‘De Mortuis’ by John Collier

De Mortuis by John Collier, 1942

The magic trick:

Using the same cycle of assumption-and-effect twice

It’s comforting somehow to know that even as World War II raged across the globe, The New Yorker was still publishing escapist silliness like this. This is about as pulp as you’re going to find on those hallowed pages. And I say that as someone who enjoyed this story very much.

Still, there is no doubt that the author’s main goal is to create a dramatic irony reveal in the final paragraph. That kind of thing doesn’t exactly lend itself to the character study or slow-plotted thematics you’re probably accustomed to from TNY.

It’s neat to see that the story structure repeats itself in a sense. The first scene shows two guys from town entering their friend’s house. He’s in the basement. They assume, at first, that he isn’t home. They then talk perhaps a little openly about his house.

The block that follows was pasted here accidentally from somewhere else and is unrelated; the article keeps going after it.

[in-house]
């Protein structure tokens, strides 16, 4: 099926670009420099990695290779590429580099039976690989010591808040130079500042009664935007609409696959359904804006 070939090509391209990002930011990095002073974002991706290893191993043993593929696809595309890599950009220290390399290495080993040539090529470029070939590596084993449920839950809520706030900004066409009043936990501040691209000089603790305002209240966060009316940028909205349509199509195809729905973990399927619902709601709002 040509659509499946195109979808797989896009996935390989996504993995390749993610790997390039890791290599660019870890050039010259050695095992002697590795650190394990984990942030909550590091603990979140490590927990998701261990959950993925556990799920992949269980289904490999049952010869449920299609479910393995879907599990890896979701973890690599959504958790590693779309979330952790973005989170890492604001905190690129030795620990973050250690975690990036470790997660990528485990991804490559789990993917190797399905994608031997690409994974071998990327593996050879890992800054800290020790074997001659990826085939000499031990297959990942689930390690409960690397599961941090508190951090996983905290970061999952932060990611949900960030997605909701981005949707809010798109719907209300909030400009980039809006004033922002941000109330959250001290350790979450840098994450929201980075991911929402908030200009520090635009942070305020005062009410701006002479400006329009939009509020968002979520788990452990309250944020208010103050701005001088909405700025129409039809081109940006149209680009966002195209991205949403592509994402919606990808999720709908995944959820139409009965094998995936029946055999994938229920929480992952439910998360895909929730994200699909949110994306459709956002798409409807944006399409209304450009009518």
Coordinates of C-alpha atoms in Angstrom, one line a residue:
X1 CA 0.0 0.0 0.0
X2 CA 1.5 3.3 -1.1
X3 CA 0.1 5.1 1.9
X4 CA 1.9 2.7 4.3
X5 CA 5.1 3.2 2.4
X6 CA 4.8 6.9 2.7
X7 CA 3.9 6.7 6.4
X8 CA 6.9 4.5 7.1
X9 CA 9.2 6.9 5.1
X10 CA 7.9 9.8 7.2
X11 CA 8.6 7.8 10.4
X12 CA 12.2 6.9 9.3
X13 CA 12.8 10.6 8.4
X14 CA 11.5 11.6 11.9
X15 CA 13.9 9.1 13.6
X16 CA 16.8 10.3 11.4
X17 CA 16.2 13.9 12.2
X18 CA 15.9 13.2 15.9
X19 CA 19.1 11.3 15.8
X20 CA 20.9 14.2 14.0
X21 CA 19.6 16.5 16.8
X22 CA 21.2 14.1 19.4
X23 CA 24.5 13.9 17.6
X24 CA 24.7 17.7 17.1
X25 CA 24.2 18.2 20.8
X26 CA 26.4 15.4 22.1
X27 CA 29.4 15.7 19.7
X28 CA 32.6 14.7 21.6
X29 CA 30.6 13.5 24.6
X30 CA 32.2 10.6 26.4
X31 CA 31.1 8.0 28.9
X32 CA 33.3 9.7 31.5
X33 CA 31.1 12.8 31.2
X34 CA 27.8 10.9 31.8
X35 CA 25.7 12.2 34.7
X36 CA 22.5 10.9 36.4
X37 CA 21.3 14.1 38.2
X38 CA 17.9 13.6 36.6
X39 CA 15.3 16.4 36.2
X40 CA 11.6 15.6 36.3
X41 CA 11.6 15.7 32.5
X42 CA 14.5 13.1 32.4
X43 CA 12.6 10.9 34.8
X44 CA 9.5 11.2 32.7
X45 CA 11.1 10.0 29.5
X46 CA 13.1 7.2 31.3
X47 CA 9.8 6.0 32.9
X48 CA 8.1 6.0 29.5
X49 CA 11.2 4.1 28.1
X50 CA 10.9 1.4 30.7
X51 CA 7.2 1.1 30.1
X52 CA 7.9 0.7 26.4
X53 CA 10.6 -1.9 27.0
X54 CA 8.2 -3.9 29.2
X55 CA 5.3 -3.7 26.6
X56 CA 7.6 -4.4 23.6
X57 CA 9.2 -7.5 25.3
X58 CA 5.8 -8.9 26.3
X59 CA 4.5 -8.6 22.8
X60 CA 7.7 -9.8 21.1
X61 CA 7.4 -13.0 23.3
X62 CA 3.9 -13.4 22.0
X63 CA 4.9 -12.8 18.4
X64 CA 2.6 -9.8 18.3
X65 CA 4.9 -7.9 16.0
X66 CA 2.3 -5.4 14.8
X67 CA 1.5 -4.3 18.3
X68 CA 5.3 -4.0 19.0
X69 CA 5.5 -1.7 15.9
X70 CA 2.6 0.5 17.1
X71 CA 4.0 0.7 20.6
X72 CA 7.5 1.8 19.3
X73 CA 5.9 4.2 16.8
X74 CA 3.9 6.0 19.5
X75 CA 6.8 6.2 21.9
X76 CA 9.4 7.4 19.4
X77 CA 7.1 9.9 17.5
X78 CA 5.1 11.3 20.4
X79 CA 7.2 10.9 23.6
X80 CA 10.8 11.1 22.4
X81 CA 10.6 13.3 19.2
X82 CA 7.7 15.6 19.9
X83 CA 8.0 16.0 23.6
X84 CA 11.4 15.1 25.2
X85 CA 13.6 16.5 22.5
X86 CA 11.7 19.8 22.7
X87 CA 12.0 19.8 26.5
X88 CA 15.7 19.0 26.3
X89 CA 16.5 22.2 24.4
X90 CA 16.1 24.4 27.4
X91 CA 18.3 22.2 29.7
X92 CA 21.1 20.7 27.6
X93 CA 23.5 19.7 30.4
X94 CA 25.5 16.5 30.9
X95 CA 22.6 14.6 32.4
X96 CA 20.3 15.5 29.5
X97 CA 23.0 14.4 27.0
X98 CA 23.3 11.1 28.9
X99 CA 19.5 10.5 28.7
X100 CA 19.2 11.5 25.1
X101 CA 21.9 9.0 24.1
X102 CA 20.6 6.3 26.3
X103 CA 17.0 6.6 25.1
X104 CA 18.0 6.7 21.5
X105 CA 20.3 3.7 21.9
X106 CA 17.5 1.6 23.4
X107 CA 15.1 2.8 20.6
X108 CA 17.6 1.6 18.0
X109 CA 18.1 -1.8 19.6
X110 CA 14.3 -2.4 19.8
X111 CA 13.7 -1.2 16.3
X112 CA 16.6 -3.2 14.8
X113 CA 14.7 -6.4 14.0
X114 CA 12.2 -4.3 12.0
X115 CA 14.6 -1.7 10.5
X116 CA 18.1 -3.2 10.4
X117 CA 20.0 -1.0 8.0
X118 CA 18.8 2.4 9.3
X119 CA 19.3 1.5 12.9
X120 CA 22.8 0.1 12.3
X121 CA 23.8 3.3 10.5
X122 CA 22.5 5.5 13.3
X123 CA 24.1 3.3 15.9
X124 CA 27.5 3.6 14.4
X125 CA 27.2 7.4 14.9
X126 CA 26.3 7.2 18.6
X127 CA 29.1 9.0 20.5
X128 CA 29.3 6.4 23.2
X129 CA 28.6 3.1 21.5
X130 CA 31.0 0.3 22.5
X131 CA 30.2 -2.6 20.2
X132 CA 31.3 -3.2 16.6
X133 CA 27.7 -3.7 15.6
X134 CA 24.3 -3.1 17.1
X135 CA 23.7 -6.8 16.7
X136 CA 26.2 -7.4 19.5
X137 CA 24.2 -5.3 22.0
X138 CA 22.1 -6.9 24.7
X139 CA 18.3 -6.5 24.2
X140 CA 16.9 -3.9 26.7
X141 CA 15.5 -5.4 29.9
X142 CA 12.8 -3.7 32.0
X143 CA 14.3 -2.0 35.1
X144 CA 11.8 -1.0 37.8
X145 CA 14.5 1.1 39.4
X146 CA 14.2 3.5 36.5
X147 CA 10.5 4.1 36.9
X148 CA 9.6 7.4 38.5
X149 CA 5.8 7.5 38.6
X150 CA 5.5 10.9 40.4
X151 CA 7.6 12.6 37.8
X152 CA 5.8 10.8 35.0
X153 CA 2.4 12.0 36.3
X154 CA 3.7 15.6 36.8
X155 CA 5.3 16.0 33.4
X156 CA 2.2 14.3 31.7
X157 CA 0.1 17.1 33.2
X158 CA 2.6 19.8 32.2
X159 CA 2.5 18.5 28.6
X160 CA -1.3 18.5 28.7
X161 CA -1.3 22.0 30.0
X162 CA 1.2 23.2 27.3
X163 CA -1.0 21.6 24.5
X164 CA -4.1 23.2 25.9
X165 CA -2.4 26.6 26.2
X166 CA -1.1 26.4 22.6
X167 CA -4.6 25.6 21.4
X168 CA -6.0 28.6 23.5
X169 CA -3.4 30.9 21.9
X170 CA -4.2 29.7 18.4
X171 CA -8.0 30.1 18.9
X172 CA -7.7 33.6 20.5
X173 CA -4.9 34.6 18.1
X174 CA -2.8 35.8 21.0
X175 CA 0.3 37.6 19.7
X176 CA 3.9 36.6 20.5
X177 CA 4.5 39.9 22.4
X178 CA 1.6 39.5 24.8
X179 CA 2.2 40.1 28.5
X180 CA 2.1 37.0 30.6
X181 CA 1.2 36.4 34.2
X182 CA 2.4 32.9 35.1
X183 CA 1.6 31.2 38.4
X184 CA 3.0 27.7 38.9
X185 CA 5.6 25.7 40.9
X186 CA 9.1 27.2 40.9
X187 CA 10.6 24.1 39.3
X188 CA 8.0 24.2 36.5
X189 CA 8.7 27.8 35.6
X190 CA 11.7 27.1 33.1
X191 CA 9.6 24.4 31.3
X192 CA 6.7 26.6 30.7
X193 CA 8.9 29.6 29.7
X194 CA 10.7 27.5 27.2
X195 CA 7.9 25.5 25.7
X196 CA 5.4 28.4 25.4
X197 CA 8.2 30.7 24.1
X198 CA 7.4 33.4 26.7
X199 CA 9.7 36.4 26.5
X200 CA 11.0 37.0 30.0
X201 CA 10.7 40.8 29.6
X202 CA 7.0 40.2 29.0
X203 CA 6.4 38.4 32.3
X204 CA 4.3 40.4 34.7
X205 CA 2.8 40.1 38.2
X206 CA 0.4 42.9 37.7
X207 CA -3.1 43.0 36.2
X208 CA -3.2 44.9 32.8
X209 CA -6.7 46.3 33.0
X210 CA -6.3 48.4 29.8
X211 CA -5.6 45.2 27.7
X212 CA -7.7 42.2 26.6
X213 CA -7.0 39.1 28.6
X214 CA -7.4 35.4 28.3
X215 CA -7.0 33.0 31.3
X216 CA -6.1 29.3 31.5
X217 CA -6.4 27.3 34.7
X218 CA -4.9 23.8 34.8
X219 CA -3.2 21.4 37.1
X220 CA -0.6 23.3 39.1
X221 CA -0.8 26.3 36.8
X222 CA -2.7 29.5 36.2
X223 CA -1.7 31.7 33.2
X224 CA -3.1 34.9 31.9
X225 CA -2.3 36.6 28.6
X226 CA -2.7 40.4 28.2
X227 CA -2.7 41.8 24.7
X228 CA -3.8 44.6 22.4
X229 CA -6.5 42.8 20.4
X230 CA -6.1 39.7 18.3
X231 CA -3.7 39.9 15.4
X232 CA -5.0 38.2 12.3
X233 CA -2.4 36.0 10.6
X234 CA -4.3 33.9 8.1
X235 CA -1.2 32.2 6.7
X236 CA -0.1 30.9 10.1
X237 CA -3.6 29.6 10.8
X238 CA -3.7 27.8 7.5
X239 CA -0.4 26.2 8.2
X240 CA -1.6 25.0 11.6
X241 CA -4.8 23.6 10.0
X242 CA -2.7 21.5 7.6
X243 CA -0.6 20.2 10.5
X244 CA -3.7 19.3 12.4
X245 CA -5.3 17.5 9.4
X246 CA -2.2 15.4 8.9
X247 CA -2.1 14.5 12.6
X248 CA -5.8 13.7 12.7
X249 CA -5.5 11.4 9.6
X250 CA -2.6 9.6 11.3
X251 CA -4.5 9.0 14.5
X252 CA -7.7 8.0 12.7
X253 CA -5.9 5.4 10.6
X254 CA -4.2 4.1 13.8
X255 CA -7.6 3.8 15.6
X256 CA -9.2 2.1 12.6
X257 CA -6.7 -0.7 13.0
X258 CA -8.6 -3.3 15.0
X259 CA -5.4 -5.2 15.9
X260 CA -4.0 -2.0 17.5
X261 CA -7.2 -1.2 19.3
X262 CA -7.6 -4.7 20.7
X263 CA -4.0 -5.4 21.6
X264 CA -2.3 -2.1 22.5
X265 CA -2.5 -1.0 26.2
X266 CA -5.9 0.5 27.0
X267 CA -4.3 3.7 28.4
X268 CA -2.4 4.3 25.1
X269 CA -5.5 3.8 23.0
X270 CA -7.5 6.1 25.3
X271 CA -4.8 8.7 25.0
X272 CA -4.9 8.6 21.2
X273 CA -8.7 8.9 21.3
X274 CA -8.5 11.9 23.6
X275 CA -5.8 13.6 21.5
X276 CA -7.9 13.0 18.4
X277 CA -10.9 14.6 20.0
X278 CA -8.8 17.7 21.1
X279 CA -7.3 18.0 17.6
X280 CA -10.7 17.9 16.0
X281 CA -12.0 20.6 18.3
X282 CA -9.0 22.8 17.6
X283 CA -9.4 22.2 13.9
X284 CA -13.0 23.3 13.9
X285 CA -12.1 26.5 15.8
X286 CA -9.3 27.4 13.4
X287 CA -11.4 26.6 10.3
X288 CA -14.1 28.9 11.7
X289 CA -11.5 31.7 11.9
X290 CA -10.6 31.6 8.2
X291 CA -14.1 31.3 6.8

To review: they make an assumption; their talk based on this assumption inadvertently provides new (and not pleasant) insights to their friend.

We see the exact same thing play out a second time moments later in the story.

It’s almost like the story tries out the format for size at first before unleashing the full-on version.

And that’s quite a trick on Collier’s part.

The selection:

“Why, Doc! There you are!”

“Didn’t you hear us yelling?”

The Doctor, not too pleased at what he had overhead, nevertheless smiled his rather wooden smile as his two friends made their way down the steps. “I thought I heard someone,” he said.

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